Netflix’s success is built on a ‘culture of candor,’ its co-CEO argues in a new book
Netflix teetered on financial ruin just 20 years ago, when co-founder Reed Hastings failed to sell his struggling DVD rental subscription business to Blockbuster, eventually forcing him to lay off 30% of his staff as the nation slid into recession.
But, in Hastings’ view, the cuts winnowed the staff and allowed the remaining stars to thrive. Creativity surged, and over time, managers were given the power to sign multimillion-dollar deals without high-level executive approval — giving them the opportunity to make risky bets to reap big rewards.
The lesson helped to shape the distinctive culture of Netflix, where employee evaluations are brutally candid and average performances can be grounds for termination. “Adequate performance gets a generous severance package” is one company saying.
Deconstructing Netflix’s unique culture of radical transparency is a central theme of a new book by Hastings and business professor Erin Meyer, “No Rules Rules: Netflix and the Culture of Reinvention.” The book, published by Penguin Press, went on sale this week.
“We’ve evolved so much and so flexibility is a premium,” Hastings, Netflix’s co-chief executive, said in an interview. “What our book ‘No Rules Rules’ really goes through is how to really focus on flexibility, adaptability, the key skills in the modern age where there’s so much change happening.”
The Netflix culture isn’t for everyone. Employees need to be prepared for candid feedback of their perceived shortcomings. Staffers make presentations about their blunders and what they learned from them. There are no vacations or expense policies — use your best judgment. You’re evaluated on the wins you get.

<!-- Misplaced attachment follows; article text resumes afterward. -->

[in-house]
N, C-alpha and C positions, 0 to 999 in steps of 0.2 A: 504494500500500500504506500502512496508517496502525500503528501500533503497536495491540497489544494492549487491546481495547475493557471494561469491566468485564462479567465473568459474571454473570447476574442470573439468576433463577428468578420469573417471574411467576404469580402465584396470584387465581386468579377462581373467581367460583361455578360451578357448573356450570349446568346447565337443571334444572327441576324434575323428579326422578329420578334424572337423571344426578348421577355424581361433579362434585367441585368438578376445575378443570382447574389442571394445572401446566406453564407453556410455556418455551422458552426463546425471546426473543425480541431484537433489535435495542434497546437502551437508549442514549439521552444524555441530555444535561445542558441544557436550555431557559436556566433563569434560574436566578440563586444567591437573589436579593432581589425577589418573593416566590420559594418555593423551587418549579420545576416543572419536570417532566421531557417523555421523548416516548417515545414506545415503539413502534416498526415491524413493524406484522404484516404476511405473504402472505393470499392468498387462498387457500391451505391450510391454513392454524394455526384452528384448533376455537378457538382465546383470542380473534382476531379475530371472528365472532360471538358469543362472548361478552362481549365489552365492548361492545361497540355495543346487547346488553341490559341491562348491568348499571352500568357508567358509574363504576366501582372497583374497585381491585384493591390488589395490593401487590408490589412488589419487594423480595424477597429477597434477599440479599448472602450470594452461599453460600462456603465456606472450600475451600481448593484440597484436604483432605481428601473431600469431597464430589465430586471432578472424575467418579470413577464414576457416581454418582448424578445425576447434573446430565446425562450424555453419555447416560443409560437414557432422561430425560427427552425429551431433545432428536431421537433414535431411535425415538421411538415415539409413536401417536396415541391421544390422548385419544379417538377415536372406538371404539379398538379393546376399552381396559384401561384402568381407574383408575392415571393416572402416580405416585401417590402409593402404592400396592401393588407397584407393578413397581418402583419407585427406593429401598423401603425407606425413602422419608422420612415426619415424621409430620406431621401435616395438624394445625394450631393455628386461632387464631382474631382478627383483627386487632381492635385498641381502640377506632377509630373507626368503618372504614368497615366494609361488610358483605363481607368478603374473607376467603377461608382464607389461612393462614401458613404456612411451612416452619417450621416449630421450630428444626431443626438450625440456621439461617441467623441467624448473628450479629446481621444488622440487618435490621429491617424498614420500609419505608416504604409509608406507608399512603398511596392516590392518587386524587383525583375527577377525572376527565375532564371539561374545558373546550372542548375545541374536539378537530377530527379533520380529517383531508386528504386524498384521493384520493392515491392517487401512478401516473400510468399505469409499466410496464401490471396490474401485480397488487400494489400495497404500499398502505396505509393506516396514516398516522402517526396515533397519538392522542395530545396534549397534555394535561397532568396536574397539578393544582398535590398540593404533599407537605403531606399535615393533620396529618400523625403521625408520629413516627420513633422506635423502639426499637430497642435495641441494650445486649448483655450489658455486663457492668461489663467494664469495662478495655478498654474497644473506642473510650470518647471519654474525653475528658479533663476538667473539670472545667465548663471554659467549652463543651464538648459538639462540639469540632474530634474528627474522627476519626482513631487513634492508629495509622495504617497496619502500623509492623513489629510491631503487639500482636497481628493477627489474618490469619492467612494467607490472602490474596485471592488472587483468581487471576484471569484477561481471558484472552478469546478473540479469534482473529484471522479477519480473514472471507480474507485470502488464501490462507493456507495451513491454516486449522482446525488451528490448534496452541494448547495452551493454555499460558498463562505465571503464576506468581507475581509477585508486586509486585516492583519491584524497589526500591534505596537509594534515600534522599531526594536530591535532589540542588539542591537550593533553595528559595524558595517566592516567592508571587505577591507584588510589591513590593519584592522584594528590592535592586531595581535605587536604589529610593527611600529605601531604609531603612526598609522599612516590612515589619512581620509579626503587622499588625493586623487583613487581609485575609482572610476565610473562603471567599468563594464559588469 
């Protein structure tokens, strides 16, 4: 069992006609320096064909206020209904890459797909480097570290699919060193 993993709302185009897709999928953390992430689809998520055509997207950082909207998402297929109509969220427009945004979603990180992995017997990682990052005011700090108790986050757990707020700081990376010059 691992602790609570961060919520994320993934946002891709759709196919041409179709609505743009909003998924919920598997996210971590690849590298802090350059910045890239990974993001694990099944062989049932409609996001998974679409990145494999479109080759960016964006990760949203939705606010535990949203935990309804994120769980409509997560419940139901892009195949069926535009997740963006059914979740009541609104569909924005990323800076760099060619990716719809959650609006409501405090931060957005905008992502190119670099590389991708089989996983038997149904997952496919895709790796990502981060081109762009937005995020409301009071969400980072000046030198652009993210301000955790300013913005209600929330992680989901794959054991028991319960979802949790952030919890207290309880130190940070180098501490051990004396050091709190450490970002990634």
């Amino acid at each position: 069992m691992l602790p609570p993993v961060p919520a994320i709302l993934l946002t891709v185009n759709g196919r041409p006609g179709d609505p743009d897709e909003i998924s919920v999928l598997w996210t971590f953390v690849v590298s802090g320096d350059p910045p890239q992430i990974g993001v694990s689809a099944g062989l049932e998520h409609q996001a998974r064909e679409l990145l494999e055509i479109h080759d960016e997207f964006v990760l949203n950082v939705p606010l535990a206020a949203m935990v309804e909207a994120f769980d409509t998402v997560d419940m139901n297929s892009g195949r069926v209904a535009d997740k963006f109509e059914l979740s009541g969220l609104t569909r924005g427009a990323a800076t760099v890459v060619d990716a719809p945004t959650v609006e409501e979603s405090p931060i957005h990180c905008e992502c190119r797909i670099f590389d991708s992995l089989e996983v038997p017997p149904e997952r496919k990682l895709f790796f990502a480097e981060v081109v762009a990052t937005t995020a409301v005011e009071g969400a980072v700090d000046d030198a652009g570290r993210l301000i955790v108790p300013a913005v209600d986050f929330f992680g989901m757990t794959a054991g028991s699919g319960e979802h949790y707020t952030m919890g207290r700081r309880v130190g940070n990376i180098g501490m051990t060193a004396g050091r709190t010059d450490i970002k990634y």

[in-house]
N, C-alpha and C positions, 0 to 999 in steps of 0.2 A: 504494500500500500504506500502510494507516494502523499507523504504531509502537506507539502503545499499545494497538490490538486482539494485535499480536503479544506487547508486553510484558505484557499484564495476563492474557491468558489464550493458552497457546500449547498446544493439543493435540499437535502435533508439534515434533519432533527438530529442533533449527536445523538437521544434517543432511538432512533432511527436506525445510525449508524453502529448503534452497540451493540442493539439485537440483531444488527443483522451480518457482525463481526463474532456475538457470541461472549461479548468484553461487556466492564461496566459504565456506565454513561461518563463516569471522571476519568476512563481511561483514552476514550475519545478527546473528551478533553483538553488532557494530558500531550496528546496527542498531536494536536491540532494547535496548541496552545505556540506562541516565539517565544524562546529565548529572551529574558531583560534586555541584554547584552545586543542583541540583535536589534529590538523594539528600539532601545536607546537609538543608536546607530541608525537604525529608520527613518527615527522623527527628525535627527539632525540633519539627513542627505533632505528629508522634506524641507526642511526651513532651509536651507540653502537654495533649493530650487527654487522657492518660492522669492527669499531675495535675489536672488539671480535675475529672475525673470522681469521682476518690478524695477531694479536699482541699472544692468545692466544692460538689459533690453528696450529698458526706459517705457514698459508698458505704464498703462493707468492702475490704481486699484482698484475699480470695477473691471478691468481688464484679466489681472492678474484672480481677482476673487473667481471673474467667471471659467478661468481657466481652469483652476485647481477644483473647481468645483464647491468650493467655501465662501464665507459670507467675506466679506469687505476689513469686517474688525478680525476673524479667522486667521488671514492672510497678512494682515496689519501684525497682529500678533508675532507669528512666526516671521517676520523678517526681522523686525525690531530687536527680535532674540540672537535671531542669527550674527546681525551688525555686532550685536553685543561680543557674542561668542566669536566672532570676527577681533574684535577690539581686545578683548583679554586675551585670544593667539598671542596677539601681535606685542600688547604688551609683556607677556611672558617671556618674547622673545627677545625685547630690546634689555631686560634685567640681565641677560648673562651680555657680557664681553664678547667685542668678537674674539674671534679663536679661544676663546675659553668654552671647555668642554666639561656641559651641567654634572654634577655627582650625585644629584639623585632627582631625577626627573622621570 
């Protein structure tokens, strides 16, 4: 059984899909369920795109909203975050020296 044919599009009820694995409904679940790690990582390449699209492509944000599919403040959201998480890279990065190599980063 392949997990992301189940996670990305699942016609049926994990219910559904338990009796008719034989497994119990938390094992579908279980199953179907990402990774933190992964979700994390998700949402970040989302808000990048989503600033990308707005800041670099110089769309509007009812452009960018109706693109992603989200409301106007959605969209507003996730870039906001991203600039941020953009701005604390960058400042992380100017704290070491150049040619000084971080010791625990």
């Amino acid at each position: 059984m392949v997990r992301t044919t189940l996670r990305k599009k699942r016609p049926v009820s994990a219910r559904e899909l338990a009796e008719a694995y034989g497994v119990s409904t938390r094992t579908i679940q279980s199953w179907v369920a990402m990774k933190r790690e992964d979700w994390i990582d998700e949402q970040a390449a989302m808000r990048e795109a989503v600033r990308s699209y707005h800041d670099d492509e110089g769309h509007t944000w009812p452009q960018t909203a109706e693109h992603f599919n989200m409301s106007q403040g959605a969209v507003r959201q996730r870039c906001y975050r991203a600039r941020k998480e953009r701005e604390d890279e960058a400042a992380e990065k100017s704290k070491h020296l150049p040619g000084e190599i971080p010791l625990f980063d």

Even within Netflix, some employees said the corporate philosophy made them stressed out, knowing they could be fired any day. Netflix has also had to make adjustments as it expands globally, especially in countries like Singapore, where a direct way of communicating can be seen as rude.
The company that defined the concept of binge watching has continued to reinvent itself. But as Disney, Apple and others enter the streaming business, Netflix faces the biggest challenge in its history.
Still, Hastings and Meyer argue that this philosophy has allowed Netflix to quickly adapt, innovate and become the king of all streaming.
Hastings talked to The Times about his new book. Here are some edited excerpts from the interview.
Why did you decide to write this book?
“No Rules Rules” really sets out what we have learned over the last 20 years of one way to organize a company, where you give employees tremendous freedom. And the point of writing this book is to stimulate the discussion, to share with other companies, nonprofits and all kinds of organizations a different way of thinking about the workplace.
Netflix has built its success around a culture of radical transparency and blunt assessments of employees. But some workers say this has been bad for morale. What’s your response to that?
In those employee surveys like Glassdoor we always rank in the top 10 or 20 of all American companies, so our employees love what we have. They’re trusted, they’re well thought of, they’re well treated and the feedback can be tough. But because of that people get better, you learn. It’s kind of like exercise. You know when you do those last crunches, how it hurts? That’s what makes you strong.
Well you must have super strong abs, Reed.
Emotional abs. The real abs, not so much.
Like many media companies, most of Netflix’s top executive officers and board directors are white. How has the company adjusted its culture to address privilege and prioritize racial diversity?
If you look at our top 20 leaders internally, we’re about 25% leaders of color. We’re 50% women, 50% men. We’ve begun well on building on that in terms of diversity, and there’s always more to learn. But compared to our media peers, we’re well ahead on that front of executive diversity.
A review of senior leadership at the six major media companies shows that the top ranks remain overwhelmingly white.